What's a Company to Do?

What to do? It's simple. Make customer-facing interactions a priority:

  • Be clear on your customer-facing policies. Specify the values and standards that your staff is expected to maintain regarding customers and prospects.

  • Lead by example. Start with the top and model the behavior you'd like to see in all your employees throughout the organization.

  • Like the old saying about voting in Chicago, communicate early and often, especially with those functions where employees may be lower paid and not highly educated, and have high turnover rates.

  • Treat employees as part of the solution, not part of the problem. Proactively defuse potentially hostile situations so that employees won't have an ax to grind.

  • Reward proper behavior quickly and publicly. Make sure compensation, rewards, and disciplinary programs enforce the correct behavior.

  • Customers might also interact with your consultants, contractors, and partners. Make sure these people clearly understand how you expect them to represent you with external audiences, especially your customers and prospects.

  • Use technology to communicate, invite feedback, track progress, manage results, and showcase results.

More Than One Way to Face Customers

Today's customers also interact with corporate Web sites, interactive voice response (IVR) systems and email systems, as well as human beings. Make sure your customer-facing program focuses on these areas:

  • Review your websites, email response templates, and voicemail messages on a regular basis from the point of view of your customers. How easy is it to do both typical and atypical tasks? How difficult is it to reach you when there's a problem? Is it easy to find contact information on your Web site or to get to a live person through your IVR?

  • Run usability tests with actual customers or prospects. Watch what works and what doesn't. Learn from the unexpected things that people try to do with your Web site or the unthought-of issues people run into when dealing with your IVR system. Adjust to your audience—don't expect them to adjust to you.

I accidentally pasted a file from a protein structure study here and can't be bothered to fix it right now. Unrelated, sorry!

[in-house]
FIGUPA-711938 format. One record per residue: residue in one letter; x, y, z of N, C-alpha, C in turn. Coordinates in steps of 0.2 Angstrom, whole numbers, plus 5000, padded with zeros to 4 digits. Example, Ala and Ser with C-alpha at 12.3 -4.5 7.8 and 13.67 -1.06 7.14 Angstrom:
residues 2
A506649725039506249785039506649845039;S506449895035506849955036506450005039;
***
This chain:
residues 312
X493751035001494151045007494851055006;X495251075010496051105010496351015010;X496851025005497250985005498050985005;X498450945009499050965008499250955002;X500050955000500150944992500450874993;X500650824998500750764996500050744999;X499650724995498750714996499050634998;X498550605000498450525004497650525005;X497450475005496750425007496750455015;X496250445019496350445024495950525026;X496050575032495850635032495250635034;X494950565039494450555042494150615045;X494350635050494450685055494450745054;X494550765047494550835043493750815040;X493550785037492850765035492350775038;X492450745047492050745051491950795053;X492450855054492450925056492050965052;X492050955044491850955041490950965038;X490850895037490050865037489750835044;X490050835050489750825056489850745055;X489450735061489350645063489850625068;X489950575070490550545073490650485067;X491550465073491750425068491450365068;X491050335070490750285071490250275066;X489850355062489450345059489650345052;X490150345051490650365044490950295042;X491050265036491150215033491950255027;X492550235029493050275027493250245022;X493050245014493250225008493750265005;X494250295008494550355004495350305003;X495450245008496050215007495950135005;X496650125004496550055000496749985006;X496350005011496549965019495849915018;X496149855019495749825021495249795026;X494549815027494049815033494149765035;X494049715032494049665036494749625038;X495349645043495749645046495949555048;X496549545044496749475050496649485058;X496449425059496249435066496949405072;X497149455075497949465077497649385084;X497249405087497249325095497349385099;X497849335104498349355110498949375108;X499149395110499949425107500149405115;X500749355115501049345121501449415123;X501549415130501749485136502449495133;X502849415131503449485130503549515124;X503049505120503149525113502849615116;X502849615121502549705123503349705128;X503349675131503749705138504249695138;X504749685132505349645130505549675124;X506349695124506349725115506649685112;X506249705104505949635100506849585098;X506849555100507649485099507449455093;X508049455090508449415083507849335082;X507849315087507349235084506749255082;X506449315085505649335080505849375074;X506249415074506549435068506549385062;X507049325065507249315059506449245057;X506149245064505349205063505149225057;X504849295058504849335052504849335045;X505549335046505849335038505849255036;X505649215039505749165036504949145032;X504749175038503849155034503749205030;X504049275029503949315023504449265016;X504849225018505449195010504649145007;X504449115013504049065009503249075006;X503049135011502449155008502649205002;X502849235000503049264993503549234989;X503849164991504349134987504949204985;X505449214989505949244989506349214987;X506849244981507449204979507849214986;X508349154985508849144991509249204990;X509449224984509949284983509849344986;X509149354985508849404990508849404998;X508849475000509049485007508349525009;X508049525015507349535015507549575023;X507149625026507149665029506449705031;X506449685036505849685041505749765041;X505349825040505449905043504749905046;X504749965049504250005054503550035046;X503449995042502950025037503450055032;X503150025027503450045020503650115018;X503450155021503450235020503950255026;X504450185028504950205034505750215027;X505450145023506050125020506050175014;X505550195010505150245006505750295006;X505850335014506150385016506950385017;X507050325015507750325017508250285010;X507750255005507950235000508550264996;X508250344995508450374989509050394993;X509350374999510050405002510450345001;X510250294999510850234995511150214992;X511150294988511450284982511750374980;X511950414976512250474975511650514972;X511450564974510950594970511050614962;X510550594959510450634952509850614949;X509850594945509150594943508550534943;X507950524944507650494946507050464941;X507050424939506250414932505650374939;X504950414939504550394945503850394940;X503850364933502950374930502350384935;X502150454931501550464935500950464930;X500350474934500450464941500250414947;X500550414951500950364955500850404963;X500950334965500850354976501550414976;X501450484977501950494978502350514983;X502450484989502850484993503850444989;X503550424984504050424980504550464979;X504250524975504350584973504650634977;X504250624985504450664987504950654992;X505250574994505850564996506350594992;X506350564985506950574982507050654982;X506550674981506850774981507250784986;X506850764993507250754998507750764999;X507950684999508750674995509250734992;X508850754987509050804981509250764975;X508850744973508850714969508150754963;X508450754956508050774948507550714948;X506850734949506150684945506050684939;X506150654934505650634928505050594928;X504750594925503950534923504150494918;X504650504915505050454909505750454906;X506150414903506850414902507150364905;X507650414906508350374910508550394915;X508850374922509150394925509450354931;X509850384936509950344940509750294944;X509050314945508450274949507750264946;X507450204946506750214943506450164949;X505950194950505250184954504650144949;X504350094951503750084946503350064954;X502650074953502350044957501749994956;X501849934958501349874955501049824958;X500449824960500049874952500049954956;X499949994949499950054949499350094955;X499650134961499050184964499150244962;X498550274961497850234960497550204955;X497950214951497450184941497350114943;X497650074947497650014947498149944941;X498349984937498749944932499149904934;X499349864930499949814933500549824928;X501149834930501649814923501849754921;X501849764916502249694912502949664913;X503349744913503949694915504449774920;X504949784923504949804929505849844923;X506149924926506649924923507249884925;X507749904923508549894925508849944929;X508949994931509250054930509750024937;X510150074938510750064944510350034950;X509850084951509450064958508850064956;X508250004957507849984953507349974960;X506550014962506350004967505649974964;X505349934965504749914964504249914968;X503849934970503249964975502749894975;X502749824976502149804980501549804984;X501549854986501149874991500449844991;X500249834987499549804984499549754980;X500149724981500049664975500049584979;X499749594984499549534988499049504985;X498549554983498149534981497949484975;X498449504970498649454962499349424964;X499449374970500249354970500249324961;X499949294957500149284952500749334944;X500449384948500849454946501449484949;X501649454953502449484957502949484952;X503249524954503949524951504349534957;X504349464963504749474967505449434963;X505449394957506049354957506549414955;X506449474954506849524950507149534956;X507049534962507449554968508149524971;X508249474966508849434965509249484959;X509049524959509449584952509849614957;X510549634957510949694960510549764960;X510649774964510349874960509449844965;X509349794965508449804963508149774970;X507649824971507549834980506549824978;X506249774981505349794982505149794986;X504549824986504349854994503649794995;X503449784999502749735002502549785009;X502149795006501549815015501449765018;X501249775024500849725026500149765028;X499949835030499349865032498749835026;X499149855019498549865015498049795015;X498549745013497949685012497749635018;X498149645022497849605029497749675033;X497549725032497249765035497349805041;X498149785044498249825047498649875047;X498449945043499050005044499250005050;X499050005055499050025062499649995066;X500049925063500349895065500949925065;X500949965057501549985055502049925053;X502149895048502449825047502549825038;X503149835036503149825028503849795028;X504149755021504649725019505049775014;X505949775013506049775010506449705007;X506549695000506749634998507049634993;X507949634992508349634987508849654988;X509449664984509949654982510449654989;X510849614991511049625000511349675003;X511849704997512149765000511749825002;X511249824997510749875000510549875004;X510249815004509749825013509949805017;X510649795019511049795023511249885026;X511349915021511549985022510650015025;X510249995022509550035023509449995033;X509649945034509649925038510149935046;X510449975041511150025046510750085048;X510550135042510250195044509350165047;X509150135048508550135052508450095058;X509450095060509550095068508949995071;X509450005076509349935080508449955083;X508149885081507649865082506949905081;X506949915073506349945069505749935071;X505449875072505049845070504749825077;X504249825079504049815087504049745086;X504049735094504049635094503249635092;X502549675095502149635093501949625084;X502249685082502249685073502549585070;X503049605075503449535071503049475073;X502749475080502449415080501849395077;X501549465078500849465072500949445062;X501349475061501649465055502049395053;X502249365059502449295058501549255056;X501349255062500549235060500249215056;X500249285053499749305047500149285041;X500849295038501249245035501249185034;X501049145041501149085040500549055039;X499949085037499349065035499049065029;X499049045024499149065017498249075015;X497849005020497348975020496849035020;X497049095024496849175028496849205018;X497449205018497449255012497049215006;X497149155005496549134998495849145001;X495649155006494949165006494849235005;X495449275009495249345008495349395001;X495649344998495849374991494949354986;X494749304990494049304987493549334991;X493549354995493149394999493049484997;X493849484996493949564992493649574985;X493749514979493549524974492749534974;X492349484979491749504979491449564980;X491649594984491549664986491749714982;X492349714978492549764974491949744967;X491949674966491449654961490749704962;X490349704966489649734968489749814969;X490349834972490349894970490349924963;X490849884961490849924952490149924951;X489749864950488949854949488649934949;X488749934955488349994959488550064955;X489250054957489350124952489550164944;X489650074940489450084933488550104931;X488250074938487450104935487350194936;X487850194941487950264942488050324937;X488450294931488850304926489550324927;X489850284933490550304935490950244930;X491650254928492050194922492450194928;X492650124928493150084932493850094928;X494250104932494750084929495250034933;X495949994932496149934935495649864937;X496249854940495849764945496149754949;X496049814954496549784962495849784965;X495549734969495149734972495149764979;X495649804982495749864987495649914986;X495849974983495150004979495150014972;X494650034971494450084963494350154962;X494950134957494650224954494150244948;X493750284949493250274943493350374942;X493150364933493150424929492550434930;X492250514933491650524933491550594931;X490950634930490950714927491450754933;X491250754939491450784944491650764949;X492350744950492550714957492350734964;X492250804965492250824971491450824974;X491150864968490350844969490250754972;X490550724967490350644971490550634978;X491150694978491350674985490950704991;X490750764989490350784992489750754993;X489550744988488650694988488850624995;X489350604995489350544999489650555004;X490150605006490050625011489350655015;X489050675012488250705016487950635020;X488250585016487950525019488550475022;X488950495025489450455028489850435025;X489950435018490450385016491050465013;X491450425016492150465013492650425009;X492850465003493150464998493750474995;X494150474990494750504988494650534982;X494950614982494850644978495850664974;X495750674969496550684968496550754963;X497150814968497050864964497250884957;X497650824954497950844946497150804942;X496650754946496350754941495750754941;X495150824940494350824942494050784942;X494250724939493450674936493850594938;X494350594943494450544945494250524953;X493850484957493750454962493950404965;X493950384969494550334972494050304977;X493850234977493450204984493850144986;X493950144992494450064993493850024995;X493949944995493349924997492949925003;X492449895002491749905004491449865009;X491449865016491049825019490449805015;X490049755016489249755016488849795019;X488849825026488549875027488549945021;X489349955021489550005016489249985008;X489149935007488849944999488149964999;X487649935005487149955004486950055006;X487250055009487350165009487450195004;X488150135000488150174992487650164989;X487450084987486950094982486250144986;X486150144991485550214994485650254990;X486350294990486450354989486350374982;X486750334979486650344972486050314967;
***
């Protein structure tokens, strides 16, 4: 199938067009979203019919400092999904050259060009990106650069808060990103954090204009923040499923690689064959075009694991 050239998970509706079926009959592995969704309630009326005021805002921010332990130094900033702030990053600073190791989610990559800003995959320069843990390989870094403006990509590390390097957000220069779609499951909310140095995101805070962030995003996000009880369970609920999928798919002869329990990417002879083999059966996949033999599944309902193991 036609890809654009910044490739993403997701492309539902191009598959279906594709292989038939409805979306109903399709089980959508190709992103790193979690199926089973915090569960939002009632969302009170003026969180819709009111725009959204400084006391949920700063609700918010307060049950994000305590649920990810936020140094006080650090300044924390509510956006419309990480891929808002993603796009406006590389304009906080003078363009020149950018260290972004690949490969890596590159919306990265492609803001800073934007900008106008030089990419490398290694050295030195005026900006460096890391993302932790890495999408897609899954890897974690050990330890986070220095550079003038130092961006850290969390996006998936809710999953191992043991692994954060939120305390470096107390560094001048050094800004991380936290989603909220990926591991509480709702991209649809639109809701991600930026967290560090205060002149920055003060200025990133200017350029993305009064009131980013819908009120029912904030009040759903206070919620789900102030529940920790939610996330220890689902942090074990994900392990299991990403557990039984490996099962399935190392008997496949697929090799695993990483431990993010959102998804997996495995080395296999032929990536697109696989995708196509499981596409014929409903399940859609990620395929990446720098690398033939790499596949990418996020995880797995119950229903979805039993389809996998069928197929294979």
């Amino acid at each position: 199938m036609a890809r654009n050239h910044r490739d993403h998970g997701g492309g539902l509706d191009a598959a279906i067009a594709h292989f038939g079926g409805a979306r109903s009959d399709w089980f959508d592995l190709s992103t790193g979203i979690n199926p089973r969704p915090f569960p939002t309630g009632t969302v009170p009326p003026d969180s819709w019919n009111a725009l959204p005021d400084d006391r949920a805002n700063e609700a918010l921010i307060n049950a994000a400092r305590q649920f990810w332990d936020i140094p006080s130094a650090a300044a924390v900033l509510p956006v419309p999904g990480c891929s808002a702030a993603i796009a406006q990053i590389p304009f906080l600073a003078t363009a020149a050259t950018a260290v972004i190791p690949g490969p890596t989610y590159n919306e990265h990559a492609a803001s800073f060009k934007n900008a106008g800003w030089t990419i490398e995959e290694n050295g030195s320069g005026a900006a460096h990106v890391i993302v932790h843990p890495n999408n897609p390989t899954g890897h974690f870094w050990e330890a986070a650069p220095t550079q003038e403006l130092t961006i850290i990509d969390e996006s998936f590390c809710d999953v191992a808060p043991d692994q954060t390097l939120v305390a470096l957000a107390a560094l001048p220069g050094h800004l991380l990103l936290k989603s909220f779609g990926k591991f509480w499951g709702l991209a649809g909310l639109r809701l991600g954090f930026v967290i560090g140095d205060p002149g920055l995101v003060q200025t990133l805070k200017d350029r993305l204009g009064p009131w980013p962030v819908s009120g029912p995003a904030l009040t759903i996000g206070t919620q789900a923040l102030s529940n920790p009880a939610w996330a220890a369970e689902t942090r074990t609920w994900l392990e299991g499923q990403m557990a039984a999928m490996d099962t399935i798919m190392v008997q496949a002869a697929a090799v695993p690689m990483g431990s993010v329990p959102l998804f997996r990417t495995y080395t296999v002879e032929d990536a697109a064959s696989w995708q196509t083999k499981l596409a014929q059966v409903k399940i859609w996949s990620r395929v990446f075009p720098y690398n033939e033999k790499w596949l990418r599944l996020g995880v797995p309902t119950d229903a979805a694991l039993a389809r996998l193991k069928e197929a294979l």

• Run your customer-support operations at your customer's convenience, not yours. Since call centers can now be staffed almost anywhere in the world, there's no reason to limit support hours to 9 a.m. to 5 p.m. on weekdays. If your customers work nights and weekends, support them during those times. They'll thank you for it.

  • Offer opportunities for customers to tell you how they feel. Listen to them and acknowledge their input. When you hear a consistent message, take this as a warning sign to make changes—now.

Remember that customers have long memories. They'll remember when they feel mistreated, and they will also remember when you go "above and beyond" taking care of them. Your mission is to turn the customer-facing challenge into an opportunity to build relationships and improve customer loyalty, increasing business and profitability in the long run.


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Linda J. Popky is principal at Leverage2Market Associates. A strategic marketing expert, she is the author of the new book Marketing Above the Noise: Achieve Strategic Advantage With Marketing That Matters.

LinkedIn: Linda Popky

Twitter: @popky